Despite the increasing popularity of real-time analytics, also known as real-time online analytical processing (real-time OLAP, occasionally abbreviated as RTOLAP), few understand when to use it in their data stack. Some analytical queries can make due with traditional OLAP, while others truly need to run in a real-time OLAP database.
Real-time OLAP does all of the things OLAP does, but in real time. By this, we mean seconds or even sub-millisecond times — as fast as a web page or mobile app might update. In contrast, traditional OLAP might take minutes or hours for complex query results. Real-time OLAP aims to provide timely insights as soon as data is generated or ingested, handle streaming data sources, and continuously update analytical models to reflect the freshest data.
The question that many people ask comes down to this: When do I need to use a real-time OLAP data store? Not asking the question, or not knowing the answer when to switch to a real-time OLAP data store can put organizations at risk, costing the business time-to-market, savings through ROI, and opportunities to generate revenue. This is because the data store you’re using may never achieve the SLAs required for the use case, even as the cost of the infrastructure needed to serve your users balloons beyond your budget.
Examples of online analytical processing (OLAP), a type of data store used specifically for complex data analysis, include Snowflake, Oracle OLAP, Databricks, Google Cloud BigQuery, and Amazon Redshift. These data stores are optimized to scan large numbers of records efficiently and compute aggregations over them utilizing, for example, columnar-based formatting and indexes. OLAP enables you to process historical data and train machine learning models. Its use cases typically cover long-running queries that finish in minutes or hours to use in next-day reports or occasionally refreshed dashboards.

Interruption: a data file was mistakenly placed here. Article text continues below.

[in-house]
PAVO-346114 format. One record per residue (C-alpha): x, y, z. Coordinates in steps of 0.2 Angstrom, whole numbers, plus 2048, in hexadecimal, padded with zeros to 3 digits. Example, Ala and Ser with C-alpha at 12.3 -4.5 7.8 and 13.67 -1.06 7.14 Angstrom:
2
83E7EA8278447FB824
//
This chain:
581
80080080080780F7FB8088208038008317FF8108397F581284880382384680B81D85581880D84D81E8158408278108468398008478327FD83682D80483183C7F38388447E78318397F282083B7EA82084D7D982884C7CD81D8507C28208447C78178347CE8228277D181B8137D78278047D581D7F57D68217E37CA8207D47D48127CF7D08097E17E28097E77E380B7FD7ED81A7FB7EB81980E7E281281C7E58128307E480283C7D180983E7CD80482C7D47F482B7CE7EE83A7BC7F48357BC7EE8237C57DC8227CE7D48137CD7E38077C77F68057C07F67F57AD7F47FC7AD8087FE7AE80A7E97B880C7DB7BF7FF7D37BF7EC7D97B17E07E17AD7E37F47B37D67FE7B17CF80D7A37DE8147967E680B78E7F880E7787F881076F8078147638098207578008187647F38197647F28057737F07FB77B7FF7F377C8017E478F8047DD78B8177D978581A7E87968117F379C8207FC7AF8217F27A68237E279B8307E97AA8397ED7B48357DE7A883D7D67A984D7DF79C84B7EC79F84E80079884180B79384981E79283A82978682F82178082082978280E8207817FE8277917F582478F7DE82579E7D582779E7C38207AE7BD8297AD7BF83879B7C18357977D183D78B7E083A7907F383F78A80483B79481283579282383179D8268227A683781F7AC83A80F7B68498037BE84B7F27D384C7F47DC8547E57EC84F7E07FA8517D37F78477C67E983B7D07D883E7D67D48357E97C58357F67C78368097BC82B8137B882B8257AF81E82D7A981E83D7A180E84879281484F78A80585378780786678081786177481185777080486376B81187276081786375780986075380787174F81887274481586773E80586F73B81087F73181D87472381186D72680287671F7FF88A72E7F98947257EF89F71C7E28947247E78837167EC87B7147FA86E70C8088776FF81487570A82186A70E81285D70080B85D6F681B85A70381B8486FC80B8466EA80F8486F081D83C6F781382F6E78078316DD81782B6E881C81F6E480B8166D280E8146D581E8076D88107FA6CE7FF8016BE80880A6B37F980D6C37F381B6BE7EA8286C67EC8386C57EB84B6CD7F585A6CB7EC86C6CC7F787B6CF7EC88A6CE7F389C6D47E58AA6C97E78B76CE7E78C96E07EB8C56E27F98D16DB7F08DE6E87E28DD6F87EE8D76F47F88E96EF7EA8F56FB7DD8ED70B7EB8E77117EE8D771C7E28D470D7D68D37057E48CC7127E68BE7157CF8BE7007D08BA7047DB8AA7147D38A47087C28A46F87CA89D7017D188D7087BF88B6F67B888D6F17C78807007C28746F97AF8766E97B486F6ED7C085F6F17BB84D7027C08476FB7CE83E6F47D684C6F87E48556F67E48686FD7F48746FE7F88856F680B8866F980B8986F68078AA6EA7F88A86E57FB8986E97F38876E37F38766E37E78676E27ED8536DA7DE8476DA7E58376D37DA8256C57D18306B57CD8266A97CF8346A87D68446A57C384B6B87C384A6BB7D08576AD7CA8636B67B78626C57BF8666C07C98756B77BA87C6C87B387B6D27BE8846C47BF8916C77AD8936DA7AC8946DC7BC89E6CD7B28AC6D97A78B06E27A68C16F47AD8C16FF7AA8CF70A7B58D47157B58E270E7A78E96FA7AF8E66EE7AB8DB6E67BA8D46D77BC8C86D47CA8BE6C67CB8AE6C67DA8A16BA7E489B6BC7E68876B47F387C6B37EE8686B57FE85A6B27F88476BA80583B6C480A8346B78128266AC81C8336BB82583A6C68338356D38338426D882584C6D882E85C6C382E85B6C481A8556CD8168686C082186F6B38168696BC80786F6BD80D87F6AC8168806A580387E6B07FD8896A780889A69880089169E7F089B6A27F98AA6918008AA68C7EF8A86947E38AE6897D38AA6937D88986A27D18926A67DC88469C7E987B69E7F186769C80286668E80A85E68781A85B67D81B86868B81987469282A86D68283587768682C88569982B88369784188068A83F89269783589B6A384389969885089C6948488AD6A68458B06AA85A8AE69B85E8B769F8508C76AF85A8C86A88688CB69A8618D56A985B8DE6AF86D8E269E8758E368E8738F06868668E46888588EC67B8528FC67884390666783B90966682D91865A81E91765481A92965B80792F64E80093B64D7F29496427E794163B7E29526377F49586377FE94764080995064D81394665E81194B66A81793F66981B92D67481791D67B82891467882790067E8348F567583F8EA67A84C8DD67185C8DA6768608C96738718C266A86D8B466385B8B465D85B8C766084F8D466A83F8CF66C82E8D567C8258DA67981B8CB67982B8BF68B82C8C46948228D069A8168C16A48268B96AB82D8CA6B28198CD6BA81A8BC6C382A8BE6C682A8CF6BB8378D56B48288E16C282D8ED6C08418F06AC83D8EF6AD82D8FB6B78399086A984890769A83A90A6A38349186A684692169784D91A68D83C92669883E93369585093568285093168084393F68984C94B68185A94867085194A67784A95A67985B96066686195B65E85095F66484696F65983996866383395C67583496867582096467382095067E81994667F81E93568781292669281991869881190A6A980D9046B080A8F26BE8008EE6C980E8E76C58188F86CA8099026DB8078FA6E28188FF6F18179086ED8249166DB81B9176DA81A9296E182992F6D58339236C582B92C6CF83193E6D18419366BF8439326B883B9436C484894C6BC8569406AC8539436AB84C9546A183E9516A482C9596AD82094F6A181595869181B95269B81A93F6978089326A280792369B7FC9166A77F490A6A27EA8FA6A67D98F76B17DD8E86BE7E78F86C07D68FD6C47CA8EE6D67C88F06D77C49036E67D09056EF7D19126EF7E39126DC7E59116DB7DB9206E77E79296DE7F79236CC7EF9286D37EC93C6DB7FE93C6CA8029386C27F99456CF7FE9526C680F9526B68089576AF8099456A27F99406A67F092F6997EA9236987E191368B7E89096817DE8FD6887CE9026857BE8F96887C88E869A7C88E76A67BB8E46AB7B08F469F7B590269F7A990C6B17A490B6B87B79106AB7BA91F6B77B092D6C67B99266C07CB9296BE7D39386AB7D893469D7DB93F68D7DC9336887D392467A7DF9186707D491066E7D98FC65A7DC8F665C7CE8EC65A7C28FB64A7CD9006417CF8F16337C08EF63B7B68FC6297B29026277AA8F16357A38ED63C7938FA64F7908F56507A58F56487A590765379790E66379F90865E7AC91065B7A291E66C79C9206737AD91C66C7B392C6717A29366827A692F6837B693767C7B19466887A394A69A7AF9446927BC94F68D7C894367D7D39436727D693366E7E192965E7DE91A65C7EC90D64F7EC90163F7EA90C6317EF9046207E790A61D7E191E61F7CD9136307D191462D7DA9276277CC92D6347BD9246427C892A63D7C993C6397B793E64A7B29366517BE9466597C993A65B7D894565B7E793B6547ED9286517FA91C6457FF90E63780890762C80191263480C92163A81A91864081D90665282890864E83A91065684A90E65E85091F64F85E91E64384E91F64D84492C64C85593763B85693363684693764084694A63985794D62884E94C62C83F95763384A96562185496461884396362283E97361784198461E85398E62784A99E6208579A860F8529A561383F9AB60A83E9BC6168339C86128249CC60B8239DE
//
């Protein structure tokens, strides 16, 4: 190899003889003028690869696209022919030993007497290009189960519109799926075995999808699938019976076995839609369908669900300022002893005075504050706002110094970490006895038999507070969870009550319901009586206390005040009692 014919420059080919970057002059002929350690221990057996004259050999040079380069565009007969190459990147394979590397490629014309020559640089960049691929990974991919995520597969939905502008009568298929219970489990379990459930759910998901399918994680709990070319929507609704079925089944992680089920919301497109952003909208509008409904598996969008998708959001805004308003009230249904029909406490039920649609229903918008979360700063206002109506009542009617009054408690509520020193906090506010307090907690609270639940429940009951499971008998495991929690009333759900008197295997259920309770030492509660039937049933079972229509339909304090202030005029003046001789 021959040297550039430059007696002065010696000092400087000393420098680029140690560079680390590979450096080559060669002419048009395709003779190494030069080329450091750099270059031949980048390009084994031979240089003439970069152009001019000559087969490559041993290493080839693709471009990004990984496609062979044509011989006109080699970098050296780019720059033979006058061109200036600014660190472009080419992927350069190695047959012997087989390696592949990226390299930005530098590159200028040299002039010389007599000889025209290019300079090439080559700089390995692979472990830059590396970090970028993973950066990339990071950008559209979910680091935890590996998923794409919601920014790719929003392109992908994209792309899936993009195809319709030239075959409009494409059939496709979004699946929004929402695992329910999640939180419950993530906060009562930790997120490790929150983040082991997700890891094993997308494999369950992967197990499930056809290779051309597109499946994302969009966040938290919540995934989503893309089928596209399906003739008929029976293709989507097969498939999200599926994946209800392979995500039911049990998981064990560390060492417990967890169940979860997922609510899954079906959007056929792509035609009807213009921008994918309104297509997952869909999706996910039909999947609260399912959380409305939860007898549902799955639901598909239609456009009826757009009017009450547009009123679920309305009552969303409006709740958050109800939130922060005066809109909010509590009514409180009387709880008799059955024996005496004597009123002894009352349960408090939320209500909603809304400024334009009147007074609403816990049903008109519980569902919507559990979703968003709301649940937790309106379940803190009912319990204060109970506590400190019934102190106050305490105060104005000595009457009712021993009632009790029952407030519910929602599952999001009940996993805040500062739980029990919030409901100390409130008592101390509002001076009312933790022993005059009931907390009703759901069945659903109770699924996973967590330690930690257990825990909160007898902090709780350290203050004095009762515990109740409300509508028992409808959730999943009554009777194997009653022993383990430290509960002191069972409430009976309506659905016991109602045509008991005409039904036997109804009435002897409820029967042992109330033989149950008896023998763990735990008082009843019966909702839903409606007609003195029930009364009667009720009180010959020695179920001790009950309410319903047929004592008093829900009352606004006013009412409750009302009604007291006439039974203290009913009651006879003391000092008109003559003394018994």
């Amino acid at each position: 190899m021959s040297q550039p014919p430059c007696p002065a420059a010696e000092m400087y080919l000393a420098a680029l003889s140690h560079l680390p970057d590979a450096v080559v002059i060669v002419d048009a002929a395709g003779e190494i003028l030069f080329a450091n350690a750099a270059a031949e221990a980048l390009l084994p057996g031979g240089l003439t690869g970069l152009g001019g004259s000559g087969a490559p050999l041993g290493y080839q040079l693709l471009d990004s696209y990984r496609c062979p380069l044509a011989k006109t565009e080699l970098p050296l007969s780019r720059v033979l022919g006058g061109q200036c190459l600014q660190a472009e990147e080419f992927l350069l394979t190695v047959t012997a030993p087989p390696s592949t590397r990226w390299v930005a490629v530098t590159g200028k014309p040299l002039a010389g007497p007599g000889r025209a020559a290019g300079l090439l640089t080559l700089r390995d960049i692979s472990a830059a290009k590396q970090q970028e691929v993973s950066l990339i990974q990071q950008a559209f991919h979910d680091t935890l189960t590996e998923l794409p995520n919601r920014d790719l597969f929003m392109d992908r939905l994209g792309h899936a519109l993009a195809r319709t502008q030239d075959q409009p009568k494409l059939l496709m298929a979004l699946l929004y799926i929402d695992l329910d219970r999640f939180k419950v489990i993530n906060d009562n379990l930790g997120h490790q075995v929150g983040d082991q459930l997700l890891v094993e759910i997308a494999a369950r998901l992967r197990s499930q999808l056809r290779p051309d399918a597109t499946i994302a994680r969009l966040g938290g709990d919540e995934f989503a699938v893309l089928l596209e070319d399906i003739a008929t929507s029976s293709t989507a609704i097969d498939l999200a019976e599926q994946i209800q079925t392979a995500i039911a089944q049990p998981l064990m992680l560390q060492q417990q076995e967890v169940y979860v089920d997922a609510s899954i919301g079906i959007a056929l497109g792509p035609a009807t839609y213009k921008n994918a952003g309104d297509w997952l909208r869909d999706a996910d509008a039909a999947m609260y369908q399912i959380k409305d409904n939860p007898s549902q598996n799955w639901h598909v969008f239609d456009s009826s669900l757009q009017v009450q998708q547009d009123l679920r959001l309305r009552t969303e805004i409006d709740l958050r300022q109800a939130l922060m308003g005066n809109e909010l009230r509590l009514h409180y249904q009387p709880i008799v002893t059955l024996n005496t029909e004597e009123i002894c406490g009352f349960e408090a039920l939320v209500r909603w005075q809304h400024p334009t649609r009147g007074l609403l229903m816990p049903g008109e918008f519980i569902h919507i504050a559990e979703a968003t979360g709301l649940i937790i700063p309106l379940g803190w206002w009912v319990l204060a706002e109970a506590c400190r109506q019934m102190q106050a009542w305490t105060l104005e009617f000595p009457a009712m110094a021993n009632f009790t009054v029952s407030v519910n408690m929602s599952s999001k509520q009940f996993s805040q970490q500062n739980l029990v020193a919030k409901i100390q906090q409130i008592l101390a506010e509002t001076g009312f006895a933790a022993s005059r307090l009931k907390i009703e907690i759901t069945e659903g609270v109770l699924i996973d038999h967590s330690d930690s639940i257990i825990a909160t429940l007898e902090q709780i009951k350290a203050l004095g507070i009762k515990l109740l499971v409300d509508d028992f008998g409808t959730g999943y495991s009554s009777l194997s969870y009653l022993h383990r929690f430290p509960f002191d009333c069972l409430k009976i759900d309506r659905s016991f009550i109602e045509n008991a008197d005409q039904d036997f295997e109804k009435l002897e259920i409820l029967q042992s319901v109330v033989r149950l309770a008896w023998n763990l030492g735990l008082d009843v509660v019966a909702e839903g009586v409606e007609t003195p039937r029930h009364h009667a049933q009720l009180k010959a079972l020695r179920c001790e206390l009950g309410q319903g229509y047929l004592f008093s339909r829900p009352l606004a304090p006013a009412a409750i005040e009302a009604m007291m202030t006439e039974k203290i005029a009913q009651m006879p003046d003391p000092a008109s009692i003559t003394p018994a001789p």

Real-time OLAP data stores, on the other hand, intend to serve multi-dimensional data in real time at lower latencies measured in seconds or milliseconds. It also supports significantly more end users compared to traditional OLAP, reflected by high rates of queries per second (QPS) measured in the thousands to hundreds of thousands.
To determine whether you need conventional OLAP or real-time OLAP, start by assessing your current SLAs for your analytics. How long can a query take to execute? How many concurrent queries does it need to handle? Next, consider the following metrics and their implications.
If you need data results in seconds to milliseconds — low latency — you need real-time OLAP. Because while you can throw nodes at a cluster to support increasing concurrency or storage, you need to re-architect from the ground up for latency. Some systems just don’t have it in them.